When an artist produces an extensive body of work, it is almost inevitable that individual projects start influencing each other, contributing towards the creation of one cohesive artistic vision. The cinema of Stanley Kubrick is no exception to this phenomenon, with many fans and scholars linking the thematic similarities between his most celebrated artistic achievements.
While many have already written, discussed and theorised about the manifestation of Kubrick’s perception of the human condition in his works, the director has seldom lent his authoritative opinion on the subject. Instead, whenever he was asked about his intentions, Kubrick often cited the words of famous modernist poet T.S. Eliot: “I meant what I said”.
However, the director did speak at length about the subjects his films approached from time to time. From his explanations about 2001: A Space Odyssey and finding a scientific concept of God to his views on the eroticism of violence in A Clockwork Orange, Kubrick has often dissected his own works despite his public stance against interpreting his cinema.
Kubrick once said that “there is no deliberate pattern to the stories that I have chosen to make into films. About the only factor at work each time is that I try not to repeat myself”. Although there weren’t any deliberate similarities that Kubrick had in mind when he made the films, the director did acknowledge minor connections between his films.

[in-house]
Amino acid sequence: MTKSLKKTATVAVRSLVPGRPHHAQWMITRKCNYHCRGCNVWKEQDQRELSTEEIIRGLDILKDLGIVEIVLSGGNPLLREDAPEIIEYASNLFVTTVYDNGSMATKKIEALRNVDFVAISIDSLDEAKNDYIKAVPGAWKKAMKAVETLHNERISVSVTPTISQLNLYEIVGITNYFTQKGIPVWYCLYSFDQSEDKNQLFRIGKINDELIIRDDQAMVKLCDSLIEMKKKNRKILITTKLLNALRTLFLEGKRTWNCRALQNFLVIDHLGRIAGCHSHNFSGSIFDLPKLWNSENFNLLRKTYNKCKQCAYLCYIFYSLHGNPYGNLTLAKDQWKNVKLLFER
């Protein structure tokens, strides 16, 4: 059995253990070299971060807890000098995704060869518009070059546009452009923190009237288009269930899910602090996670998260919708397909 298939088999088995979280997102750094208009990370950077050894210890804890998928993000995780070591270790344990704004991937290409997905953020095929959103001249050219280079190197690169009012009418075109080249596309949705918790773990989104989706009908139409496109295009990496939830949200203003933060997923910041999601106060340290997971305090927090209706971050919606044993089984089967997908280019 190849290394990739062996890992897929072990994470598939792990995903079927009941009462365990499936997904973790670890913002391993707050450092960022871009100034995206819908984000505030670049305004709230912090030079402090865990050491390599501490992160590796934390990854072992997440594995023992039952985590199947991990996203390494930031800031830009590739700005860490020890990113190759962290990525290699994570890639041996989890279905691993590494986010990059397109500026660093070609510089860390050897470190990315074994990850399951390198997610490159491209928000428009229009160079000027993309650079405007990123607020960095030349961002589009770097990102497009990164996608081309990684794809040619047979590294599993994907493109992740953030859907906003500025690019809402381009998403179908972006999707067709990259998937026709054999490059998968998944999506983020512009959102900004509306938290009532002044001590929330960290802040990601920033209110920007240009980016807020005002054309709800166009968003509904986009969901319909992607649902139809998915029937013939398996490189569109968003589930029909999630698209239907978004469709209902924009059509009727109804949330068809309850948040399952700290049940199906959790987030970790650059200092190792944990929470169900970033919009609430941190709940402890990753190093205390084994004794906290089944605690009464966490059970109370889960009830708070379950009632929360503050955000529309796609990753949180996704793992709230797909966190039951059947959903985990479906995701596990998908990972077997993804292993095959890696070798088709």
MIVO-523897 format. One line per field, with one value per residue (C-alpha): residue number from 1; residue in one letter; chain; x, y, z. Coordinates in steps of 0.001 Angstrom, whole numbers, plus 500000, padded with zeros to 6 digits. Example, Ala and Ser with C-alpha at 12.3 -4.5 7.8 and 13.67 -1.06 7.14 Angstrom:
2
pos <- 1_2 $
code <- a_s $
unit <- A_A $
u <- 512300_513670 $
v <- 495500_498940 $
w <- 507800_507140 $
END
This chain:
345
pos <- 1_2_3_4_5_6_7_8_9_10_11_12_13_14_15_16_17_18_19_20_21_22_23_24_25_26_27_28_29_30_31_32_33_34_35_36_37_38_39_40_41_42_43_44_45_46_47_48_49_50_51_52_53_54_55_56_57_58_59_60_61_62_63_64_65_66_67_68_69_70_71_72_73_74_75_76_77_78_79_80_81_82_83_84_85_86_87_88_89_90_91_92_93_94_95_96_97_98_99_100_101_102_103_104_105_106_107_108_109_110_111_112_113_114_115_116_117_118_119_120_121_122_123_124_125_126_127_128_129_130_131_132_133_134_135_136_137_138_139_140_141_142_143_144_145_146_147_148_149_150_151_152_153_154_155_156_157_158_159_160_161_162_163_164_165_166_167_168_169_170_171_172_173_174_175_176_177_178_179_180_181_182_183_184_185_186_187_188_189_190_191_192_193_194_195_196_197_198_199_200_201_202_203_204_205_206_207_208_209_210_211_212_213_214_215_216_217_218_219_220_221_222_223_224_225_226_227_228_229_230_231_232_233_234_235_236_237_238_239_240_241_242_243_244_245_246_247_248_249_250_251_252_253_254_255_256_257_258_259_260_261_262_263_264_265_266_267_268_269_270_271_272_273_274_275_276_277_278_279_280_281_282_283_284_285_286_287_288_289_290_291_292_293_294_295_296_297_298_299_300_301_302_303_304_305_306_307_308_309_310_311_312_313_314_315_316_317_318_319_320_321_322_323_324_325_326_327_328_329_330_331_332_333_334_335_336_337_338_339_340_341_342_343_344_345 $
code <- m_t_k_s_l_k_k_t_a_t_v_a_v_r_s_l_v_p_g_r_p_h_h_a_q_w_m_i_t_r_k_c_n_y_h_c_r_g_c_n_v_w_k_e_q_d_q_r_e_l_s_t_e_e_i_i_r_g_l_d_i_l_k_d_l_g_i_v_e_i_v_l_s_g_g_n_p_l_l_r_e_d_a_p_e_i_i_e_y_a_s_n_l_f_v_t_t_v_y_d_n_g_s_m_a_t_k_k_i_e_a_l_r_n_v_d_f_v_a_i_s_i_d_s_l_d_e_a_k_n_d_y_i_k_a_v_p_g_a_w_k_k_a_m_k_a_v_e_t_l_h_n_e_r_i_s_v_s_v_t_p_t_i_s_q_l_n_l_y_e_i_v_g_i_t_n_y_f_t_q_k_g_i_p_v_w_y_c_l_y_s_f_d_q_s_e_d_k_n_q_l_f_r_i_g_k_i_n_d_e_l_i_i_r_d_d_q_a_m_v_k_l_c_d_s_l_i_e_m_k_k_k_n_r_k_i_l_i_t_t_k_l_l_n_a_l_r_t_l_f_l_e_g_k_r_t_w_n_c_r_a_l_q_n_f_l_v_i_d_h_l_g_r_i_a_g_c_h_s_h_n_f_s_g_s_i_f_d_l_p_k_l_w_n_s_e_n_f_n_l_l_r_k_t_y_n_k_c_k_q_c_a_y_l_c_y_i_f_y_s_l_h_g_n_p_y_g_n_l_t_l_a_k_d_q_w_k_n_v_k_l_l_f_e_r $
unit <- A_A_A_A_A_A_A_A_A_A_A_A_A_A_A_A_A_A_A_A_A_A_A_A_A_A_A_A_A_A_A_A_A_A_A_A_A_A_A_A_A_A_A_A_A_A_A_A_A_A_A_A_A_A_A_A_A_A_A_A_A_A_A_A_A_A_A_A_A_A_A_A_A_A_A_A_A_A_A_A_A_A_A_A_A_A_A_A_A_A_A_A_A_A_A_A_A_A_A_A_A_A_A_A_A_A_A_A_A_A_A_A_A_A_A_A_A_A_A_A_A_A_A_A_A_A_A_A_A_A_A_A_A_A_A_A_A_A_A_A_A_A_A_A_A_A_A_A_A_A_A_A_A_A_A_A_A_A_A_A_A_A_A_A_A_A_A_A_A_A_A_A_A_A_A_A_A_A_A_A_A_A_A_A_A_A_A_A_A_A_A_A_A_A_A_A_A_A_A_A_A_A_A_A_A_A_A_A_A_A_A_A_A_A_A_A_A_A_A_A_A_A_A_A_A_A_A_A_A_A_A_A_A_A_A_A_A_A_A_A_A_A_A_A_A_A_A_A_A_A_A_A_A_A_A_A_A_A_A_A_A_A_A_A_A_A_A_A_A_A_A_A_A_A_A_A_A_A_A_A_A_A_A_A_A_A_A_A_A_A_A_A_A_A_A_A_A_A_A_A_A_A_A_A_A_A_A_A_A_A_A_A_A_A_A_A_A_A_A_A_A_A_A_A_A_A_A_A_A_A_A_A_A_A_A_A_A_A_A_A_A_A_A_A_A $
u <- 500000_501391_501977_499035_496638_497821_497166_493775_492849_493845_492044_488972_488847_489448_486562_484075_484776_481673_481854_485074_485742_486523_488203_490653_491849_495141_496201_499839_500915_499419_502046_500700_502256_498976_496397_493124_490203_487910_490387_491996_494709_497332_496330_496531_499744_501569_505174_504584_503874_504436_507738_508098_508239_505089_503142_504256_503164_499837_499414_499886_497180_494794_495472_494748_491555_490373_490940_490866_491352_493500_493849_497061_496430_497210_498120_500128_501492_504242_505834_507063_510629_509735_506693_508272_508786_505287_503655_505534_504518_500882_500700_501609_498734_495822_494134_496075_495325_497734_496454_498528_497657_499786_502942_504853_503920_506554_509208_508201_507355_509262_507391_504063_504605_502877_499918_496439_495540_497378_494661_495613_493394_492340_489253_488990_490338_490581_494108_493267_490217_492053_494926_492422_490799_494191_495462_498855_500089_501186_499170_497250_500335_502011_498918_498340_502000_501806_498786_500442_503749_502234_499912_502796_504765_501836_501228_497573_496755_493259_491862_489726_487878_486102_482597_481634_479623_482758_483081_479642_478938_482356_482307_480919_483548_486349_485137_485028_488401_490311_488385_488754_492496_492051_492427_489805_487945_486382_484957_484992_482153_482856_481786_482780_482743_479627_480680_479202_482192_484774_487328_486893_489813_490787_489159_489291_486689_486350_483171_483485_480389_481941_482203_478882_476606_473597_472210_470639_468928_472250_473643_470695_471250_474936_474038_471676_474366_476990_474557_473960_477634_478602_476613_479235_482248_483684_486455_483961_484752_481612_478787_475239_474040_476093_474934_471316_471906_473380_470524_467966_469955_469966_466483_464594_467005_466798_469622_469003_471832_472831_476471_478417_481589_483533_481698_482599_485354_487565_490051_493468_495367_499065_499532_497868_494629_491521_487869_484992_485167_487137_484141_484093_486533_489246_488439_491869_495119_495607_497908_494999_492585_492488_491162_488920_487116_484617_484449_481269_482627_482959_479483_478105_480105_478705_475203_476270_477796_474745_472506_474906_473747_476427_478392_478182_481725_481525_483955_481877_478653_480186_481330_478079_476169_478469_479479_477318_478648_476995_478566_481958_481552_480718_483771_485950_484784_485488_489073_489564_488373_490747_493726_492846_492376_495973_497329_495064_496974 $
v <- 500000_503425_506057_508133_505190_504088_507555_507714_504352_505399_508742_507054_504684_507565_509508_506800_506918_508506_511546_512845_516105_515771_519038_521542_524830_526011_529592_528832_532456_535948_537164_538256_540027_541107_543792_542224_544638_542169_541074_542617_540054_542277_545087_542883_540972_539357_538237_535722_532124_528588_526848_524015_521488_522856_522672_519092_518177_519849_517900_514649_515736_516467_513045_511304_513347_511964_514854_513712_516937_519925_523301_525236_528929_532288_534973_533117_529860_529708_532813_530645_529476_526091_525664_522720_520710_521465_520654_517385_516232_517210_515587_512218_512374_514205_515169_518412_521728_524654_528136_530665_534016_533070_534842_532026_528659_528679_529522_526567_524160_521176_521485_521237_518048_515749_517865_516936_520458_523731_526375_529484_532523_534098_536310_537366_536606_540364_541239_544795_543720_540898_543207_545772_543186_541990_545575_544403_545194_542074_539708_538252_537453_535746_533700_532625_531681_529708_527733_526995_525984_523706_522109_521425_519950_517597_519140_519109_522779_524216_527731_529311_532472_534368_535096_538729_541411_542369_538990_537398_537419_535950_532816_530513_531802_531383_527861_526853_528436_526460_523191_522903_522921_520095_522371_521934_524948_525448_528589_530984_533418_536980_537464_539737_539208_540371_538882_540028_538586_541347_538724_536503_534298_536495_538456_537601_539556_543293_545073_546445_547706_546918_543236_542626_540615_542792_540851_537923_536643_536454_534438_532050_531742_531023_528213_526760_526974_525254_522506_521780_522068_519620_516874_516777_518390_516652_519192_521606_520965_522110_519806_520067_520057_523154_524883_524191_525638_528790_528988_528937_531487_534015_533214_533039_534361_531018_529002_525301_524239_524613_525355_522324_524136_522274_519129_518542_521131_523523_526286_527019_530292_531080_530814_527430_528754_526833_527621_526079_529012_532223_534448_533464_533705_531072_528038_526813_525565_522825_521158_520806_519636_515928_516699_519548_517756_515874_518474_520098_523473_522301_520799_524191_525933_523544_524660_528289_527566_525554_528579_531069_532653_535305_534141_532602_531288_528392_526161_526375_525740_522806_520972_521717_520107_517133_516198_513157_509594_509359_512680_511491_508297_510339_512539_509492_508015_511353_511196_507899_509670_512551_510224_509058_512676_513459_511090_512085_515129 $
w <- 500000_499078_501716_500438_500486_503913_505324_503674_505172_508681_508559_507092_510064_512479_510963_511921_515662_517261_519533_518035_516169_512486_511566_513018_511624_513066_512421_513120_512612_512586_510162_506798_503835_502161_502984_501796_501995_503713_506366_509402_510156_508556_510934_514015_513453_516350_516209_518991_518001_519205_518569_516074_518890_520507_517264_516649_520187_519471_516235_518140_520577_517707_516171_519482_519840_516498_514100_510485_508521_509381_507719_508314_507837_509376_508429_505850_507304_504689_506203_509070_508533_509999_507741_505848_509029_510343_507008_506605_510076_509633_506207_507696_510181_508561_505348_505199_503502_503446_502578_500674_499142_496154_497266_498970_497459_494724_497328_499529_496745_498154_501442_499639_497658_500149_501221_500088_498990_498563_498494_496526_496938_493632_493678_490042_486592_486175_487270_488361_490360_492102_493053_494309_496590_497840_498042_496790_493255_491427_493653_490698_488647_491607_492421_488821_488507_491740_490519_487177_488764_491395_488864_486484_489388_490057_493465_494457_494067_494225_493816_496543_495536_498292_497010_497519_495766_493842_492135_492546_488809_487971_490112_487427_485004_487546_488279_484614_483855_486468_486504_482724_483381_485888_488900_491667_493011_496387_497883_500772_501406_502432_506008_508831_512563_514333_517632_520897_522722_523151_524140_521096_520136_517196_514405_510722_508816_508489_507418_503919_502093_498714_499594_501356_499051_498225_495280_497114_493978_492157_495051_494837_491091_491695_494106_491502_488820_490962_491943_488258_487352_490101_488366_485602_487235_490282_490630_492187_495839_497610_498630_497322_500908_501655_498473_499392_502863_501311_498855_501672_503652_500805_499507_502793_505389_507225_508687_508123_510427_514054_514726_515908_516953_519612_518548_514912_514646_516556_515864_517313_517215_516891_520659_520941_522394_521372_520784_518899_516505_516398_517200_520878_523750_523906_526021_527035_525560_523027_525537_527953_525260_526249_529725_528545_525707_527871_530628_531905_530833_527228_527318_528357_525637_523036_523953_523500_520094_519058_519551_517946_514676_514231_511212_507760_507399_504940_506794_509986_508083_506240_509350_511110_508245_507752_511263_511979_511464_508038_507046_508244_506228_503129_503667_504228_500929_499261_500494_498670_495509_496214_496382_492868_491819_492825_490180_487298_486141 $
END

The best example of this is when he chose to point out the thematic congruencies of two of his finest works: Dr. Strangelove and A Clockwork Orange. In an interview, Kubrick spoke about the ending of both his films which explore the operations of different government institutions – the military-industrial complex and the punitive measures of the modern prison system.
In order to aid his comparison between the two films, Kubrick pointed out that Alex’s last line in A Clockwork Orange was “I was cured all right” while Dr. Strangelove exited with “Mein Fuehrer, I can walk”. Although there doesn’t seem to be any direct links between the two, Kubrick insists that there is a lot embedded in the heavy subtext of these loaded lines.
“The final images of Alex as the spoon-fed child of a corrupt, totalitarian society, and Strangelove’s rebirth after his miraculous recovery from a crippling disease, seem to work well both dramatically and as expressions of an idea,” Kubrick added. Indeed, these two different visions complement two sides of painting of a dystopian organisation of social structures where the concept of humanity is reduced to a cruel joke.